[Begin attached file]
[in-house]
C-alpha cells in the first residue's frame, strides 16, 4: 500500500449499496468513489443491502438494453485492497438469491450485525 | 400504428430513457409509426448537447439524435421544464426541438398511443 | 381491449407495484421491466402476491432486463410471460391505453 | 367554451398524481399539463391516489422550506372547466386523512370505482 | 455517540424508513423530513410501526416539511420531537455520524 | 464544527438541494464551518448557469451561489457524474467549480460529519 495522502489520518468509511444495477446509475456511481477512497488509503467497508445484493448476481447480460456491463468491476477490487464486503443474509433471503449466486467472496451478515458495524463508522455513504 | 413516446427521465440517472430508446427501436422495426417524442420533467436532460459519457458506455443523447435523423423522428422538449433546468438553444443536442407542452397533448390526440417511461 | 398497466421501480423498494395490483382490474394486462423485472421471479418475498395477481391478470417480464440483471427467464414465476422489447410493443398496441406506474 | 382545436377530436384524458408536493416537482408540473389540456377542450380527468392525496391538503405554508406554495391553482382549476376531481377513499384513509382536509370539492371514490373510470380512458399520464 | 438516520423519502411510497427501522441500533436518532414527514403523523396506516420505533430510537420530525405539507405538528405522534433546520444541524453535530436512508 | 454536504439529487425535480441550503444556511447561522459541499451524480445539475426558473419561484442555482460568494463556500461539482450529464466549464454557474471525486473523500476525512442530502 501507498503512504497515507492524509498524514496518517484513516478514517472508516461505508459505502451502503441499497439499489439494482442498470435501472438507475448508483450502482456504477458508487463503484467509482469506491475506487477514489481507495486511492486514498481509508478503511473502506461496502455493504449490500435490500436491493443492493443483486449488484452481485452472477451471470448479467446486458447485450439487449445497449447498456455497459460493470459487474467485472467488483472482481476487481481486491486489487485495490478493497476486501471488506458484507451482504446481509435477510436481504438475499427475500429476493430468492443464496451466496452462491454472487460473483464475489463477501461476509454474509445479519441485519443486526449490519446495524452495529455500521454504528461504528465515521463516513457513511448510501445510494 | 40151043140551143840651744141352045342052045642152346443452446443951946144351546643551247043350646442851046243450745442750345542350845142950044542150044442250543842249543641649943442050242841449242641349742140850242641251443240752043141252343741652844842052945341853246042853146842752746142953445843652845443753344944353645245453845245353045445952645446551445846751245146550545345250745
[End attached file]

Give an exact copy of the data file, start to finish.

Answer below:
[in-house]
C-alpha cells in the first residue's frame, strides 16, 4: 500500500449499496468513489443491502438494453485492497438469491450485525 | 400504428430513457409509426448537447439524435421544464426541438398511443 | 381491449407495484421491466402476491432486463410471460391505453 | 367554451398524481399539463391516489422550506372547466386523512370505482 | 455517540424508513423530513410501526416539511420531537455520524 | 464544527438541494464551518448557469451561489457524474467549480460529519 495522502489520518468509511444495477446509475456511481477512497488509503467497508445484493448476481447480460456491463468491476477490487464486503443474509433471503449466486467472496451478515458495524463508522455513504 | 413516446427521465440517472430508446427501436422495426417524442420533467436532460459519457458506455443523447435523423423522428422538449433546468438553444443536442407542452397533448390526440417511461 | 398497466421501480423498494395490483382490474394486462423485472421471479418475498395477481391478470417480464440483471427467464414465476422489447410493443398496441406506474 | 382545436377530436384524458408536493416537482408540473389540456377542450380527468392525496391538503405554508406554495391553482382549476376531481377513499384513509382536509370539492371514490373510470380512458399520464 | 438516520423519502411510497427501522441500533436518532414527514403523523396506516420505533430510537420530525405539507405538528405522534433546520444541524453535530436512508 | 454536504439529487425535480441550503444556511447561522459541499451524480445539475426558473419561484442555482460568494463556500461539482450529464466549464454557474471525486473523500476525512442530502 501507498503512504497515507492524509498524514496518517484513516478514517472508516461505508459505502451502503441499497439499489439494482442498470435501472438507475448508483450502482456504477458508487463503484467509482469506491475506487477514489481507495486511492486514498481509508478503511473502506461496502455493504449490500435490500436491493443492493443483486449488484452481485452472477451471470448479467446486458447485450439487449445497449447498456455497459460493470459487474467485472467488483472482481476487481481486491486489487485495490478493497476486501471488506458484507451482504446481509435477510436481504438475499427475500429476493430468492443464496451466496452462491454472487460473483464475489463477501461476509454474509445479519441485519443486526449490519446495524452495529455500521454504528461504528465515521463516513457513511448510501445510494 | 40151043140551143840651744141352045342052045642152346443452446443951946144351546643551247043350646442851046243450745442750345542350845142950044542150044442250543842249543641649943442050242841449242641349742140850242641251443240752043141252343741652844842052945341853246042853146842752746142953445843652845443753344944353645245453845245353045445952645446551445846751245146550545345250745